color work. Mail orders receive special attention.
Address all communications to the District Ledger.
F. H. NEWNHAM, Editor-Manager.
Telephone No. 48       Post Office Box No. 380
THE PARADOX AND THE PARALLEL
On another page Avill be found a splendidly written article by Frank Bohu, captioned "The European Explosion."
Tiie reader should read and digest tliis article
thoroughly, after which he 'may, should he feel so
disposed, venture to read this screed.
ln his article Mr. Bohu points out that the structure of German society today furnishes the greatest paradox in the history of the world. (A "paradox," briefly described, may be called an absurd
fact; a '•parallel," anything equal or resembling
another in aJl essential particulars.) European civilization, it is claimed, has developed along contain set
lines—through a series of class struggles. German civilization, or development, has not adopted
such method of procedure, hence the paradox.
The author gives his reasons, ample and logical,
for this statement, but we are not so much concerned on this continent with the development of Germany as Ave are witli our affairs. And when he say
"our own affairs," we eannot afford to take cognizance of imaginary international lines, for the
welfare and trade of Canada and the States are
so intermingled that depression or prosperity in
one couutry immediately affects the other. We
have no need to go farther than our own town to
prove this. If. however, Germany has provided t'he
"paradox," there is not the slightest doubt that
America has provided the "parallel."
Commenting upou the revolution in 18-18, the
author says: ""When the Austrian and Prussian
governments beat them down, they emigrated to
America—two aud half million strong during the
ten years. They left Germany stripped of the revolutionary class which would have given her a political democracy and an orderly evolution of her
whole social and cultured life."
In place of "an orderly evolution of her whole
able. Her people were intoxicated with the spirit
of militarism aiid this was the result of a "paradox-
ieal development of society"—an unreal development, call it' what you like. If the war at present
raging was unavoidable, how long does America
hope ta stave off the Armageddon that threatens
her from the hordes of unemployed?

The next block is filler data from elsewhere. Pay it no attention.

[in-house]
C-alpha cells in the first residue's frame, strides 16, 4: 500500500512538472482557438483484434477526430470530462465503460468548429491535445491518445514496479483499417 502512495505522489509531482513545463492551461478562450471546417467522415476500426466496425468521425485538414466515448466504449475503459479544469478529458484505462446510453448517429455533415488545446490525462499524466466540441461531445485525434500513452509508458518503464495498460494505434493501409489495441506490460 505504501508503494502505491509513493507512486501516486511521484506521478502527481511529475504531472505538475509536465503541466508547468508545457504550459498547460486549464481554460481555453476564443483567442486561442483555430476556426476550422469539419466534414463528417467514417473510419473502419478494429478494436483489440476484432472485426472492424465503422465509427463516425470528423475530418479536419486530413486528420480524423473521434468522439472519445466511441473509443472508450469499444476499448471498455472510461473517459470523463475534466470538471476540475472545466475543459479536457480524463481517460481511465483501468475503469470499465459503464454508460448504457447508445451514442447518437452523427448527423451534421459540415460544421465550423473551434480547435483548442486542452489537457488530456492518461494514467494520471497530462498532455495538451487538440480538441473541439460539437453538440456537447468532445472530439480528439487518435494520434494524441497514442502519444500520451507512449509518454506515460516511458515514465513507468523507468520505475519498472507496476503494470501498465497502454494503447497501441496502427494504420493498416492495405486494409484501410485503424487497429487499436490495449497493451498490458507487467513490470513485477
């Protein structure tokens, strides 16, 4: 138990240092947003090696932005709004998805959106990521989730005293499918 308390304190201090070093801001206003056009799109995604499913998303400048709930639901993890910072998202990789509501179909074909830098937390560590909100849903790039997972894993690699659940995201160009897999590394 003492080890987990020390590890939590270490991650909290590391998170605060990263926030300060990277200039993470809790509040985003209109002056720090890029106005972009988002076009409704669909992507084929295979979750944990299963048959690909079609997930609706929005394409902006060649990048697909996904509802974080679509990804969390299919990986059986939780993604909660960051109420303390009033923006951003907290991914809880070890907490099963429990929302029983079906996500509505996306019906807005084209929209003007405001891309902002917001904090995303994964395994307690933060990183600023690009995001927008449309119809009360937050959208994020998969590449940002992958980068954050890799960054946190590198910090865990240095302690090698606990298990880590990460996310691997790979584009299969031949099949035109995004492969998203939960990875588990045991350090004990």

Half a million unemployed in Xew York, and the
winter not there; necessities climbing higher and
higher, but the crops greater than ever; immigrants
arriving at the rate of tens of thousands per
month, in spite of the war (and what will it be
after?). How long shall we be free this side from
the roar' of strife? If the development of Germany
has been unnatural, in the name of sanity Avhat
has the' development of American society been?
Germany may provide a "paradox." but America
has provided more than a "parallel."' How long,
Mr. Reader, before this neutral loving continent
will be engaged in killing off her surplus workers
or ihe workers killing off tlie exploiters?
THE "PHYSICAL LUBRICANT"
social aud cultured life," the Prussian government
offered an evolution by means of a military despotism.
The student of history, especially labor history,
on this continent, does uot need a magnifying glass
to observe the parallel. On this continent every
■labor struggle has been marked with such tactics,
but instead of a military despotism, it hns been a
' * capitalist despotism,'' or a " trust rule."
From'Virginia to Washington, slowly but surely,
capital has ousted the native English-speaking laborer on the American side of the line; from Nova
Scotia to Vancouver Island the same thing has happened this side, In place of these native sons we
see employed the worker from southern Europe
and the Orient,  But that is not the finish.
The very men brought from Europe to oust the
English-speaking worker, today finds himself in
exactly the same position that the native and English-speaking worker found himself in sonic ten or
fifteen yenrs ago. And it is possible thnt his po-